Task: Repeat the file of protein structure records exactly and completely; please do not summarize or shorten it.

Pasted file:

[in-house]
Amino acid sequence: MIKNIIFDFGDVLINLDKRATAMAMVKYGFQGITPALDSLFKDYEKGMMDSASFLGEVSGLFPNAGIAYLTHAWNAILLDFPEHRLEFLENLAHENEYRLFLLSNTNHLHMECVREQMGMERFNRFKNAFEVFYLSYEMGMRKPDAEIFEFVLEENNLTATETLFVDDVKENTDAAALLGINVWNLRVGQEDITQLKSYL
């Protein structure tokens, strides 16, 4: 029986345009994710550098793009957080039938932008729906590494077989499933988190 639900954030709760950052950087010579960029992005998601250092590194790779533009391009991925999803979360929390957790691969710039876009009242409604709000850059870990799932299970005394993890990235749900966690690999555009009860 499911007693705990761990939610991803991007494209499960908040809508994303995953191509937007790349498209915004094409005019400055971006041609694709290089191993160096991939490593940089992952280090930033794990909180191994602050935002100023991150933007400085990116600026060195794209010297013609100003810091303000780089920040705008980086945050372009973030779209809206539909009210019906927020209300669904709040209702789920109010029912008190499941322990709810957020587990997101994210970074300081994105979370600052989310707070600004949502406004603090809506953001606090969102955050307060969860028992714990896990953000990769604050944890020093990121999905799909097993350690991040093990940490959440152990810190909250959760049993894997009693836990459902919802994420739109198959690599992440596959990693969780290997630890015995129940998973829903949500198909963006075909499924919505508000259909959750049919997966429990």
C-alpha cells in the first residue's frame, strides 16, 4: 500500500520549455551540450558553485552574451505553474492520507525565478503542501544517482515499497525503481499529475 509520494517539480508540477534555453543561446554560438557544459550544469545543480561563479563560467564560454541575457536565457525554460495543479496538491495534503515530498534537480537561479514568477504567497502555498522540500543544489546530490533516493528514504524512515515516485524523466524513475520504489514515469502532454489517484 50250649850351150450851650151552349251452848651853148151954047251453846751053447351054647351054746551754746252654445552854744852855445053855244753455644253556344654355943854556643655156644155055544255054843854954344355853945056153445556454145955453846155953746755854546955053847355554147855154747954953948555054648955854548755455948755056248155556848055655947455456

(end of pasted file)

[in-house]
Amino acid sequence: MIKNIIFDFGDVLINLDKRATAMAMVKYGFQGITPALDSLFKDYEKGMMDSASFLGEVSGLFPNAGIAYLTHAWNAILLDFPEHRLEFLENLAHENEYRLFLLSNTNHLHMECVREQMGMERFNRFKNAFEVFYLSYEMGMRKPDAEIFEFVLEENNLTATETLFVDDVKENTDAAALLGINVWNLRVGQEDITQLKSYL
């Protein structure tokens, strides 16, 4: 029986345009994710550098793009957080039938932008729906590494077989499933988190 639900954030709760950052950087010579960029992005998601250092590194790779533009391009991925999803979360929390957790691969710039876009009242409604709000850059870990799932299970005394993890990235749900966690690999555009009860 499911007693705990761990939610991803991007494209499960908040809508994303995953191509937007790349498209915004094409005019400055971006041609694709290089191993160096991939490593940089992952280090930033794990909180191994602050935002100023991150933007400085990116600026060195794209010297013609100003810091303000780089920040705008980086945050372009973030779209809206539909009210019906927020209300669904709040209702789920109010029912008190499941322990709810957020587990997101994210970074300081994105979370600052989310707070600004949502406004603090809506953001606090969102955050307060969860028992714990896990953000990769604050944890020093990121999905799909097993350690991040093990940490959440152990810190909250959760049993894997009693836990459902919802994420739109198959690599992440596959990693969780290997630890015995129940998973829903949500198909963006075909499924919505508000259909959750049919997966429990």
C-alpha cells in the first residue's frame, strides 16, 4: 500500500520549455551540450558553485552574451505553474492520507525565478503542501544517482515499497525503481499529475 509520494517539480508540477534555453543561446554560438557544459550544469545543480561563479563560467564560454541575457536565457525554460495543479496538491495534503515530498534537480537561479514568477504567497502555498522540500543544489546530490533516493528514504524512515515516485524523466524513475520504489514515469502532454489517484 50250649850351150450851650151552349251452848651853148151954047251453846751053447351054647351054746551754746252654445552854744852855445053855244753455644253556344654355943854556643655156644155055544255054843854954344355853945056153445556454145955453846155953746755854546955053847355554147855154747954953948555054648955854548755455948755056248155556848055655947455456